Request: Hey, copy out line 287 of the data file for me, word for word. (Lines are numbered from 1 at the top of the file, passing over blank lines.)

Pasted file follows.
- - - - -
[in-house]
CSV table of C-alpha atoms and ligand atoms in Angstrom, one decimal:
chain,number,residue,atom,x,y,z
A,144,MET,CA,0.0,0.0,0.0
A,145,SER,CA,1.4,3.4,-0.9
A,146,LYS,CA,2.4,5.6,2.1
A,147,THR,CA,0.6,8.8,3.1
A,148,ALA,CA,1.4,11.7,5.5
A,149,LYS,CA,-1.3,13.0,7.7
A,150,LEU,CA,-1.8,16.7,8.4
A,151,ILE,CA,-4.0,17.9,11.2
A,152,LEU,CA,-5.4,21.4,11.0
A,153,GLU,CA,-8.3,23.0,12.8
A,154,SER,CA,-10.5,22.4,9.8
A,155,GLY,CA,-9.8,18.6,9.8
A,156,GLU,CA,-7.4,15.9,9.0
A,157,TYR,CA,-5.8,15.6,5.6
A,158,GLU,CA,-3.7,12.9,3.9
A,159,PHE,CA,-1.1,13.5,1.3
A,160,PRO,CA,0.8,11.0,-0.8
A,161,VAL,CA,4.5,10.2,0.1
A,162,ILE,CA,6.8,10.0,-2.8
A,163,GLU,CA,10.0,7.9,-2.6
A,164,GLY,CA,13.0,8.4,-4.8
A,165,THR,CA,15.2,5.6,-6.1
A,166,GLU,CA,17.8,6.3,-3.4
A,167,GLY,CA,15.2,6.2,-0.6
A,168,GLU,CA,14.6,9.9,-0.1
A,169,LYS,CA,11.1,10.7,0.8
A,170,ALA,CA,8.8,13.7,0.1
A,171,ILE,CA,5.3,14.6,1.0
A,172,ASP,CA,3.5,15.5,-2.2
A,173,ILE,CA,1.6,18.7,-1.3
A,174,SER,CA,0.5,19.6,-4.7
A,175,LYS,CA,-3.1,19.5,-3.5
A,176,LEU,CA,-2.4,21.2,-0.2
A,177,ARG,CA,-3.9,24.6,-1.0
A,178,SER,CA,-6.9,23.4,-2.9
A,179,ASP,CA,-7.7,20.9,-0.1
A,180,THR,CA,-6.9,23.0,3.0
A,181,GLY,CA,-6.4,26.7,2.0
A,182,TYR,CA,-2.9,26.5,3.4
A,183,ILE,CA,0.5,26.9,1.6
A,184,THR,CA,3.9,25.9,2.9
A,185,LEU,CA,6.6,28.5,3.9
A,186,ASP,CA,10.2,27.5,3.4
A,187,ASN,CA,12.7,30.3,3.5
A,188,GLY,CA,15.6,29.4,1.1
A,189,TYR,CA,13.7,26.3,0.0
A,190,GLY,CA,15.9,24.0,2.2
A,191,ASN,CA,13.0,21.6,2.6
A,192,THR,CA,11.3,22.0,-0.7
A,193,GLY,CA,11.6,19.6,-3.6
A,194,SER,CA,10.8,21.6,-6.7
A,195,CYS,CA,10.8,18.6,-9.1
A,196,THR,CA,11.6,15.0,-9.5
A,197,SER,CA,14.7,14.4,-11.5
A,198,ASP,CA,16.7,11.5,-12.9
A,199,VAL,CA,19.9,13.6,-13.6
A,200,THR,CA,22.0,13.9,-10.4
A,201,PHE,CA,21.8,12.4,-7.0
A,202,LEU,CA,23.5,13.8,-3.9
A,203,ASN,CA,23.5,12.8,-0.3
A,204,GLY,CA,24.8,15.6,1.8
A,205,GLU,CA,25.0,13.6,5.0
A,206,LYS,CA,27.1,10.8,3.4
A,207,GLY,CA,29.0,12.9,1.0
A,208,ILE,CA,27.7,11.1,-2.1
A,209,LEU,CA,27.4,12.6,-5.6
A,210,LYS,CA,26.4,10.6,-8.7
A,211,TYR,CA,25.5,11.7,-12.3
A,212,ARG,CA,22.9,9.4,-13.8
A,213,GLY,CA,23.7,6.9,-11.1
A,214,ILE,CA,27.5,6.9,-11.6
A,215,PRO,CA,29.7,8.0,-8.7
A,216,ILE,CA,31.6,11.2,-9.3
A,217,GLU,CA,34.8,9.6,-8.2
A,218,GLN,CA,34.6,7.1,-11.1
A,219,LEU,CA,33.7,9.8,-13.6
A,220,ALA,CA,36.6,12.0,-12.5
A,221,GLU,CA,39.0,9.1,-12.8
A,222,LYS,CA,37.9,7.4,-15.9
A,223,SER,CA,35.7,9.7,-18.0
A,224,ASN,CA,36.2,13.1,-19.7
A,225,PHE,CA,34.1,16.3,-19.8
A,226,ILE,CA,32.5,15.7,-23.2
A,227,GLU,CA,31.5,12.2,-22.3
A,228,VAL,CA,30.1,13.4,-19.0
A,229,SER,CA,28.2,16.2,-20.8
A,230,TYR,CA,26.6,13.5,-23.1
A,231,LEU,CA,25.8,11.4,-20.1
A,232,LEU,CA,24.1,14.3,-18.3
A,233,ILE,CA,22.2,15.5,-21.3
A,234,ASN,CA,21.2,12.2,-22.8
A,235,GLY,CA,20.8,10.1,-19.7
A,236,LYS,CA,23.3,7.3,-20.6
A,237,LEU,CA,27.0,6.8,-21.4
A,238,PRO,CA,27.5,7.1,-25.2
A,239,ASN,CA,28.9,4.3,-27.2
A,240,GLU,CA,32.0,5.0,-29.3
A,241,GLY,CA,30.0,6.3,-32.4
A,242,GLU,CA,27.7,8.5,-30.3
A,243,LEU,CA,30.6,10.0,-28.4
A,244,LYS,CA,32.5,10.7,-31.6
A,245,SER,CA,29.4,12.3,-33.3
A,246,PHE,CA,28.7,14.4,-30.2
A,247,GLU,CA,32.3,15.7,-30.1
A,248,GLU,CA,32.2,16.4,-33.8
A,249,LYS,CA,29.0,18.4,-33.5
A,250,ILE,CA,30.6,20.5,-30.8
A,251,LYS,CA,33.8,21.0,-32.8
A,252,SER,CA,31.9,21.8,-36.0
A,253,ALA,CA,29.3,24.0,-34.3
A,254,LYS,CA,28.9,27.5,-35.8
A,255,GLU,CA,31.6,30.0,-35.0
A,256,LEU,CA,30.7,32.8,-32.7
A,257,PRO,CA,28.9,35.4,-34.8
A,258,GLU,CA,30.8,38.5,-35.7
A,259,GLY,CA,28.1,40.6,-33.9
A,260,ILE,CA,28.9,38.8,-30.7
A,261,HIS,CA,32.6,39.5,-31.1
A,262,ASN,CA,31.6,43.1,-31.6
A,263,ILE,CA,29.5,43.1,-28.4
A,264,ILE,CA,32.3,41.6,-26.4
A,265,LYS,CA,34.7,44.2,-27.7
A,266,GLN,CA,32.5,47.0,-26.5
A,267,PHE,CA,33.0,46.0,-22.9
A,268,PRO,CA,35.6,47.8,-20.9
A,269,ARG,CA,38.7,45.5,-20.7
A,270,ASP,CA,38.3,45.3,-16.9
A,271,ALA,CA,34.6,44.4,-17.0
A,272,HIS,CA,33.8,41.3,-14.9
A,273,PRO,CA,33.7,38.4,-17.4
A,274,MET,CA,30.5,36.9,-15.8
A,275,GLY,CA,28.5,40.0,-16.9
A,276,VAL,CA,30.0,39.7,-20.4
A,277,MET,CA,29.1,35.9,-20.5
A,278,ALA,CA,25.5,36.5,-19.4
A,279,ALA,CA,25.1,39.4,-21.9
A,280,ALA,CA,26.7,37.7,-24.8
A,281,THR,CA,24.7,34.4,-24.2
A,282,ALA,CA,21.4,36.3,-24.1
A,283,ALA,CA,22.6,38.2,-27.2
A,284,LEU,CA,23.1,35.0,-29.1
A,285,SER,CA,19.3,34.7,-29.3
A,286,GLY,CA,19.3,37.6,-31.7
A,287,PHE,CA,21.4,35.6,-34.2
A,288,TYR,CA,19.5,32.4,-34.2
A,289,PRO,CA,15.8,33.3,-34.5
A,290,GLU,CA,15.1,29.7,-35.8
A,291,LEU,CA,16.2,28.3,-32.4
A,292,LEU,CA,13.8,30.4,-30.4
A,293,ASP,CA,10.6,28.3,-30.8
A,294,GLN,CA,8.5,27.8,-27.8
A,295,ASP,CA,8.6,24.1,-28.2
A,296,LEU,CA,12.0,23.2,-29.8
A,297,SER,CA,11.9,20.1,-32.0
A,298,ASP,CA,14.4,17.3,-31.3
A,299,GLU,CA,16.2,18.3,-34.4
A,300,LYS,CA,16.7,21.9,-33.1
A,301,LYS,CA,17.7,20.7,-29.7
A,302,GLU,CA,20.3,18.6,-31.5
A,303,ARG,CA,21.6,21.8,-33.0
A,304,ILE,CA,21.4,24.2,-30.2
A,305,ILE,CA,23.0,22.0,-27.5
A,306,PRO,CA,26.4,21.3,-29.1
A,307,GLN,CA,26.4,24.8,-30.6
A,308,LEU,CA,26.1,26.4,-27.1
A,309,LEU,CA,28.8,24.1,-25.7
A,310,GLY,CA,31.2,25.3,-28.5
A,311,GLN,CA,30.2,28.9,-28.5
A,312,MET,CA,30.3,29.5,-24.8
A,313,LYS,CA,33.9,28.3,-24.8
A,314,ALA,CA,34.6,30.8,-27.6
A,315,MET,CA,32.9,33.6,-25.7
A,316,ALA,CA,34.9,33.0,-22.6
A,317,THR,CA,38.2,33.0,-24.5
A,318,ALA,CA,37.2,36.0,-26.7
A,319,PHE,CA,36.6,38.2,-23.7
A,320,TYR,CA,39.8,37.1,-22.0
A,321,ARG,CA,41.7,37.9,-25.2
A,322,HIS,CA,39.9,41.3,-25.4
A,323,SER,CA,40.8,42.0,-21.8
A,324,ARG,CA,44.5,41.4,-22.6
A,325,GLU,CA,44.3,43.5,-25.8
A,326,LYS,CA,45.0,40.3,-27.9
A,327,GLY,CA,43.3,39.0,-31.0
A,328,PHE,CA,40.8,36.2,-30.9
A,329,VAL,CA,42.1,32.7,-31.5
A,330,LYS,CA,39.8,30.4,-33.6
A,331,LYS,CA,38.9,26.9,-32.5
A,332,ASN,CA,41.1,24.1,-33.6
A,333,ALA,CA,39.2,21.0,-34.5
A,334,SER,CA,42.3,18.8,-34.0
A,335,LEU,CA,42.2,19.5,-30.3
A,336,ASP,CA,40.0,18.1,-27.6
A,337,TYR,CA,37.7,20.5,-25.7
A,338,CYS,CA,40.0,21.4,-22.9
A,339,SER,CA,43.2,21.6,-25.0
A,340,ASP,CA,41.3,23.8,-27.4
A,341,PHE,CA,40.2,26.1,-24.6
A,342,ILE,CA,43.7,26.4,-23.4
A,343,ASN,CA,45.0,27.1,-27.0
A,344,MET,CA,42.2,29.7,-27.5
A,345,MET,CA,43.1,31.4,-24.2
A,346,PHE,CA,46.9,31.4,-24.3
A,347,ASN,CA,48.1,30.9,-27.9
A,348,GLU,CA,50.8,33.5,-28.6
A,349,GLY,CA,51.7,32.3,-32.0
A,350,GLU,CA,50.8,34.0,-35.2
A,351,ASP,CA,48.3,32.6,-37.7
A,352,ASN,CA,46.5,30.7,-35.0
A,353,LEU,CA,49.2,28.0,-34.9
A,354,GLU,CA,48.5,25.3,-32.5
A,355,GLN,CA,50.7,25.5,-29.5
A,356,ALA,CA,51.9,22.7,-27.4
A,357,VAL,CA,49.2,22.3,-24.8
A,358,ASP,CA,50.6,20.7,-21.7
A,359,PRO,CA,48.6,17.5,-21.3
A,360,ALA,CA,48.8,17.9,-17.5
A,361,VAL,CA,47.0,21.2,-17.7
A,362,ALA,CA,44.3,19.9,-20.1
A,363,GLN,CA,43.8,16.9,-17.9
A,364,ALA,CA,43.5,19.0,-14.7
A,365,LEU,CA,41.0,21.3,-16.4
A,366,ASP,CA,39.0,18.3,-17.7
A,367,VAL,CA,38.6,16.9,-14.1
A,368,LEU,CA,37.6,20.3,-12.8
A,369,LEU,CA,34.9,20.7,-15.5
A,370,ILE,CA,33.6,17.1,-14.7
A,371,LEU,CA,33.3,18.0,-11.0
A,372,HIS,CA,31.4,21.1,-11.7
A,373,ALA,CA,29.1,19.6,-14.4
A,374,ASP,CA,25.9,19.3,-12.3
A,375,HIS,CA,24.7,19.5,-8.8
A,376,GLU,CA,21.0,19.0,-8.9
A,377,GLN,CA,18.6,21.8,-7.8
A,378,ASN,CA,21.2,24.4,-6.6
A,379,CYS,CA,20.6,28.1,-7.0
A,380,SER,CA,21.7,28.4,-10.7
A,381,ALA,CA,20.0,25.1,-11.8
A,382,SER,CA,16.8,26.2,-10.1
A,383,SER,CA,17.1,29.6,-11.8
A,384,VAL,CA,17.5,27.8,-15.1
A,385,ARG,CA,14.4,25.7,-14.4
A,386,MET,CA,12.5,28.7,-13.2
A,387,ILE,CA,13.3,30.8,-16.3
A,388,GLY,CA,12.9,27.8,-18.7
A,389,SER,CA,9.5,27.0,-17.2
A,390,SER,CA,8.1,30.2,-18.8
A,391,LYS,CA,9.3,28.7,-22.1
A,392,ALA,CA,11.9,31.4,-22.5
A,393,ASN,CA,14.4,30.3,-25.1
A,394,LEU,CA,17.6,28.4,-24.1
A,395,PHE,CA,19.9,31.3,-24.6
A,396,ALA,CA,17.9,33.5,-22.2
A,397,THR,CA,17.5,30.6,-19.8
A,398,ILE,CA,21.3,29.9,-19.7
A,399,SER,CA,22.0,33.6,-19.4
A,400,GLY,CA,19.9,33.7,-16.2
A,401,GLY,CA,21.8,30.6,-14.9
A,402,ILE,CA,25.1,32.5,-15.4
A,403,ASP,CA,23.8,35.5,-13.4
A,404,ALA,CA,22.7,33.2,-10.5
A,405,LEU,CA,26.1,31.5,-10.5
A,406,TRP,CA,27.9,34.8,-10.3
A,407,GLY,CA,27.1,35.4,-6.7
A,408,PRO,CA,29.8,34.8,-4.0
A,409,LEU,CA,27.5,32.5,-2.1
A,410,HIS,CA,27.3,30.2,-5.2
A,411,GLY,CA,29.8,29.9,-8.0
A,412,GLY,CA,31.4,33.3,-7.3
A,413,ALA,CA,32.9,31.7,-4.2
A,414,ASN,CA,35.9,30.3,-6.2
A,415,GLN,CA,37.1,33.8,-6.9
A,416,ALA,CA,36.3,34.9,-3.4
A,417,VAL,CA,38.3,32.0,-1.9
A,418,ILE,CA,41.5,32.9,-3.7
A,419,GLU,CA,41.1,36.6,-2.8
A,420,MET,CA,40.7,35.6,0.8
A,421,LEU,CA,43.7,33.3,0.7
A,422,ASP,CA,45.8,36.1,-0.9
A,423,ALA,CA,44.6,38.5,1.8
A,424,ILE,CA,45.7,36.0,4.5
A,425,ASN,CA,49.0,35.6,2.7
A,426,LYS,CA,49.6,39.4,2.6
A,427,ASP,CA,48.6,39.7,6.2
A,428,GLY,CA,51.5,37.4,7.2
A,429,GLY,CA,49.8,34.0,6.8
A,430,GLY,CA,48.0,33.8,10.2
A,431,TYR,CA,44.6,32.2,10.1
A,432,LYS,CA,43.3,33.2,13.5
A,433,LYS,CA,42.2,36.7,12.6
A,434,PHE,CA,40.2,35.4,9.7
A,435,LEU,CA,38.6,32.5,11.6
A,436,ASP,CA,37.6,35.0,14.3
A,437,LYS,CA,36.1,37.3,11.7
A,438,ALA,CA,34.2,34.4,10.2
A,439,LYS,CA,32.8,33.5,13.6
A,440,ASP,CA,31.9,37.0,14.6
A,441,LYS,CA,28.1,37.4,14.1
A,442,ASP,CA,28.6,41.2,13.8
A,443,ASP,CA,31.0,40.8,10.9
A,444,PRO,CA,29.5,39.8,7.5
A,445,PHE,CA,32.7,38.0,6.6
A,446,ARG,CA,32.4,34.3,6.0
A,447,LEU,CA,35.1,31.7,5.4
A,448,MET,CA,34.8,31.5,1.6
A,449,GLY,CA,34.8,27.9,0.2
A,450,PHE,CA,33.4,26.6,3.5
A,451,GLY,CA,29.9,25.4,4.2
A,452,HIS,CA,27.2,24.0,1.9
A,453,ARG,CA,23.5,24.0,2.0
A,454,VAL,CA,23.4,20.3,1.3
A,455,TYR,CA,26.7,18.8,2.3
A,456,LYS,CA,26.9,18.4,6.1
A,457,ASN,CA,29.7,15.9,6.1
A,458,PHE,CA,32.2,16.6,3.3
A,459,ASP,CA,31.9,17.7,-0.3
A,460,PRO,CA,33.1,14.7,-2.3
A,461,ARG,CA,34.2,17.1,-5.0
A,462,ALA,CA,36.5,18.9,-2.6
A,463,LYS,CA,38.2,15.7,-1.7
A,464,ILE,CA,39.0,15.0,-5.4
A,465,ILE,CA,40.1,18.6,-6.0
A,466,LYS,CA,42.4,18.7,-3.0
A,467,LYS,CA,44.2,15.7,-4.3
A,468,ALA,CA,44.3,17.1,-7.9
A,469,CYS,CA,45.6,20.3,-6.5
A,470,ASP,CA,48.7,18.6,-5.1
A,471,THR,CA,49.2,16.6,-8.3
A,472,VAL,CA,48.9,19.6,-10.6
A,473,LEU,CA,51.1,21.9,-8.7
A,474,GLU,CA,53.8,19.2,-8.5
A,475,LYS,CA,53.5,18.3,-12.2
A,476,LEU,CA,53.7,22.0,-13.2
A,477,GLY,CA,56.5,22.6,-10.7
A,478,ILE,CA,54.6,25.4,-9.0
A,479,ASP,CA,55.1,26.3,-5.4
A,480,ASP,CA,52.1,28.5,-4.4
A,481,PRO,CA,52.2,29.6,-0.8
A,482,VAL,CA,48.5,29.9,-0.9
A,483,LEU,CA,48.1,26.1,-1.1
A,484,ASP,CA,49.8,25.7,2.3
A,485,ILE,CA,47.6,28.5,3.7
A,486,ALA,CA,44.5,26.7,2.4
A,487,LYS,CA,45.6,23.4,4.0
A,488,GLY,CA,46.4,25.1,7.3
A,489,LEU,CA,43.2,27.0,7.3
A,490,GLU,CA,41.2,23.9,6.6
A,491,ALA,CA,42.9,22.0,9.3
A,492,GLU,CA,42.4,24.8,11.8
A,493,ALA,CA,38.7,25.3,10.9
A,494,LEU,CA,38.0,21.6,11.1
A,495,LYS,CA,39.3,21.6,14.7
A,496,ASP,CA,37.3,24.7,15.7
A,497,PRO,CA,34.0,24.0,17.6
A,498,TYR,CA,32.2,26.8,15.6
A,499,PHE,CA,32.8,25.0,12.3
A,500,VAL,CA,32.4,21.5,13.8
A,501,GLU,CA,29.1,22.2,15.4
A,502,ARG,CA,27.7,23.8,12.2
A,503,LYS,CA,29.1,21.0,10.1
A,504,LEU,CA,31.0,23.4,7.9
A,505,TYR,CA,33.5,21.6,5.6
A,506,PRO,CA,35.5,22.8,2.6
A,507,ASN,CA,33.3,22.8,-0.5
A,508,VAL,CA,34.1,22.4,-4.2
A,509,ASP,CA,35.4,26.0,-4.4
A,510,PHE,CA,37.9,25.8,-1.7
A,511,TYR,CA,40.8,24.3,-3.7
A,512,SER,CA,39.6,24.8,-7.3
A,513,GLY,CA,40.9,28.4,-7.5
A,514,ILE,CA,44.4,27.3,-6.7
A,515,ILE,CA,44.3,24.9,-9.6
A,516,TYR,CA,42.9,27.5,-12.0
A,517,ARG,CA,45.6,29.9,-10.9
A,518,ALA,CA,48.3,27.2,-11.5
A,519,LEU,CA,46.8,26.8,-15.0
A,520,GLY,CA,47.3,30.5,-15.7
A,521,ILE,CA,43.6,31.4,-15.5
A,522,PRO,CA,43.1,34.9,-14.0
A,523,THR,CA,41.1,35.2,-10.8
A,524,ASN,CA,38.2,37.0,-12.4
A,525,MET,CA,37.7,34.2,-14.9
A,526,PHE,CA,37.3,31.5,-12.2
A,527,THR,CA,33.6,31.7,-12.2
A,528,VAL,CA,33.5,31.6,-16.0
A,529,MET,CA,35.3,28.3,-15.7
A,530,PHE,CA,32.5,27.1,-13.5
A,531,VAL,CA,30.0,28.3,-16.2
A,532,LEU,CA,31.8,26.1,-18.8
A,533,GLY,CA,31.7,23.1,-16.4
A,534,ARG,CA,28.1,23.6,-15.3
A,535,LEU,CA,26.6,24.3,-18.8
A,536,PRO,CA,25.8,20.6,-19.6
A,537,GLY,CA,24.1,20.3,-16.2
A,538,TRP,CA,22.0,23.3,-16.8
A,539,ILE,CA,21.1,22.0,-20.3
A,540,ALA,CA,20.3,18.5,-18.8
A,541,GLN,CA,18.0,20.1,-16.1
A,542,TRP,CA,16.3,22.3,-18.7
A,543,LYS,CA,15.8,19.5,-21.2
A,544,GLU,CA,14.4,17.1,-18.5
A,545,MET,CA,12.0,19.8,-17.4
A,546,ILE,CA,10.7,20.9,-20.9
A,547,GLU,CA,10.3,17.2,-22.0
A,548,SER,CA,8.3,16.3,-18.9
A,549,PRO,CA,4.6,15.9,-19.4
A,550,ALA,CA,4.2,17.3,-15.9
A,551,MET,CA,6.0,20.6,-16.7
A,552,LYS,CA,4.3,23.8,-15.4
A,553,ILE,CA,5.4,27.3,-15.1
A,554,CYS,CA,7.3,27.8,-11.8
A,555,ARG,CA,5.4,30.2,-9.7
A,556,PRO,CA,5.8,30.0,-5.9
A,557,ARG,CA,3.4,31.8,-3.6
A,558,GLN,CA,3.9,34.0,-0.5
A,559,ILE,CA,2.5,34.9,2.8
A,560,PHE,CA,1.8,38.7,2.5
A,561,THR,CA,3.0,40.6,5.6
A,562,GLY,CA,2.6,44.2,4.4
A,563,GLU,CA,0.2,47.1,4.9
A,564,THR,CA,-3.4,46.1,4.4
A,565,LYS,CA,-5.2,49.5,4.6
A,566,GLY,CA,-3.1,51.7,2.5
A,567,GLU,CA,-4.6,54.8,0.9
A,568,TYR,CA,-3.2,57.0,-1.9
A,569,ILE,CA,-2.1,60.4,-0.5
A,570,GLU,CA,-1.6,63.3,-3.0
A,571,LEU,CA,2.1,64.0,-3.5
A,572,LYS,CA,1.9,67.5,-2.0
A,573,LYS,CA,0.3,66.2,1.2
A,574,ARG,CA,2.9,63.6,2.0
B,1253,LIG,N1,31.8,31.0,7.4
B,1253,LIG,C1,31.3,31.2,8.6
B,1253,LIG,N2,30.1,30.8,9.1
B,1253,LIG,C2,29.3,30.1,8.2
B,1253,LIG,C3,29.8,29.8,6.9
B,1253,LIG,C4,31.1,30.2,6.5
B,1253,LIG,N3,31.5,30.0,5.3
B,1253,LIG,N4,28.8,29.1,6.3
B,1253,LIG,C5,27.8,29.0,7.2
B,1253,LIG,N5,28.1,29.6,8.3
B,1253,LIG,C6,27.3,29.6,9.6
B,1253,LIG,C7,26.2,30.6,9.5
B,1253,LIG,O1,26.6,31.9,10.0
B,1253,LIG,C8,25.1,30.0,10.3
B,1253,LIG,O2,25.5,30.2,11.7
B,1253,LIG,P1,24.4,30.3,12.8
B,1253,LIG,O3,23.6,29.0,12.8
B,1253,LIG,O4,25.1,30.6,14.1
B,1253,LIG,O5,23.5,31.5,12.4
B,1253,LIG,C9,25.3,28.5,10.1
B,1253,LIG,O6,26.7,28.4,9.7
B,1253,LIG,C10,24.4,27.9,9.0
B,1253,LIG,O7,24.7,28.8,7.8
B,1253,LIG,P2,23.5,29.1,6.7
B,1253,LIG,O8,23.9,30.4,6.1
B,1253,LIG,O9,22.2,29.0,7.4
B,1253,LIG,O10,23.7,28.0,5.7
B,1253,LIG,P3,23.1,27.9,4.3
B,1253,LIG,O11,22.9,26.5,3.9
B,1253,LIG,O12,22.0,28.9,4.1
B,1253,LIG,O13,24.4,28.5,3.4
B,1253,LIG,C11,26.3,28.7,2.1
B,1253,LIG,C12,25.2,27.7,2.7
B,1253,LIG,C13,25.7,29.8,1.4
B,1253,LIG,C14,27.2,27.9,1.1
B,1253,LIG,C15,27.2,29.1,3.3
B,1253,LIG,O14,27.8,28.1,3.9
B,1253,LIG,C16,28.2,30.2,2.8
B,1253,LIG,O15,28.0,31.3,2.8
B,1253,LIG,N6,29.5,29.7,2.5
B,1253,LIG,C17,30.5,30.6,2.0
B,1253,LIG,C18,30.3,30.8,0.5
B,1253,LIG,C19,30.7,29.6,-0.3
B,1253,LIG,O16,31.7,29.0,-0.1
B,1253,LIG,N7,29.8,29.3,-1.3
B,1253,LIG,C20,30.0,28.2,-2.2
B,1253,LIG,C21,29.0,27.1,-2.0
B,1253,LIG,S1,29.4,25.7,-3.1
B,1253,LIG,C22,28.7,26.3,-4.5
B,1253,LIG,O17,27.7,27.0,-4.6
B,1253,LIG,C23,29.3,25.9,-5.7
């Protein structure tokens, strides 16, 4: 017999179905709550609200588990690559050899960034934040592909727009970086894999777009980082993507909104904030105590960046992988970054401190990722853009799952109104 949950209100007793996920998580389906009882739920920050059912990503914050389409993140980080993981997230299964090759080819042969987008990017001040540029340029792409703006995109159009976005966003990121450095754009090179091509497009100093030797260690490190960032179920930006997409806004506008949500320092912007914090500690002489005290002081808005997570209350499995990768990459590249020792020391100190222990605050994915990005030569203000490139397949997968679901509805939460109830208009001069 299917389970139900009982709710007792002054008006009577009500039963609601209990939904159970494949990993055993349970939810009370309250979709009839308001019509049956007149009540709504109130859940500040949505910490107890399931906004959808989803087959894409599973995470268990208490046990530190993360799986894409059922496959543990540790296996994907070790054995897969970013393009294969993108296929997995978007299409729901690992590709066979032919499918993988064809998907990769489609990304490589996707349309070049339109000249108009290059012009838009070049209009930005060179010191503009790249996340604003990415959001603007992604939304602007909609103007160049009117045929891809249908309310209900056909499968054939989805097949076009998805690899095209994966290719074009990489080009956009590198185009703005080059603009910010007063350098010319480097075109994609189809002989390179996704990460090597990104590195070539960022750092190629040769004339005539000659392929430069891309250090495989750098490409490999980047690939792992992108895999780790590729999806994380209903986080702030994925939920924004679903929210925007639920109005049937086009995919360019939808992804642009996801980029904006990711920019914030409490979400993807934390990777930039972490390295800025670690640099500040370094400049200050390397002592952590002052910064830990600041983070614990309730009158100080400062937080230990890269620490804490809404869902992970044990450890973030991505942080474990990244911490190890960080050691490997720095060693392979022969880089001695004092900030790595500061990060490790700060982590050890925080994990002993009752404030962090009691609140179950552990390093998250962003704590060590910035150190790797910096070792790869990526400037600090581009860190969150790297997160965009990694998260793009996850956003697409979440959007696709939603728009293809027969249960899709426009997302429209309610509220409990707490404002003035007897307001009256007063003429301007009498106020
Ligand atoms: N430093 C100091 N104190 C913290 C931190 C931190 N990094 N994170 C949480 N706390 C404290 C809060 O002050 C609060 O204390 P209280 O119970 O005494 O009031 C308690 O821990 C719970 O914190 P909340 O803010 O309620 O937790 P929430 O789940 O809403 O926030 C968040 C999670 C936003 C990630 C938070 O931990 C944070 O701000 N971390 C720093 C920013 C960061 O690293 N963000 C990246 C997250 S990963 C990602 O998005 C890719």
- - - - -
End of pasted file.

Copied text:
A,427,ASP,CA,48.6,39.7,6.2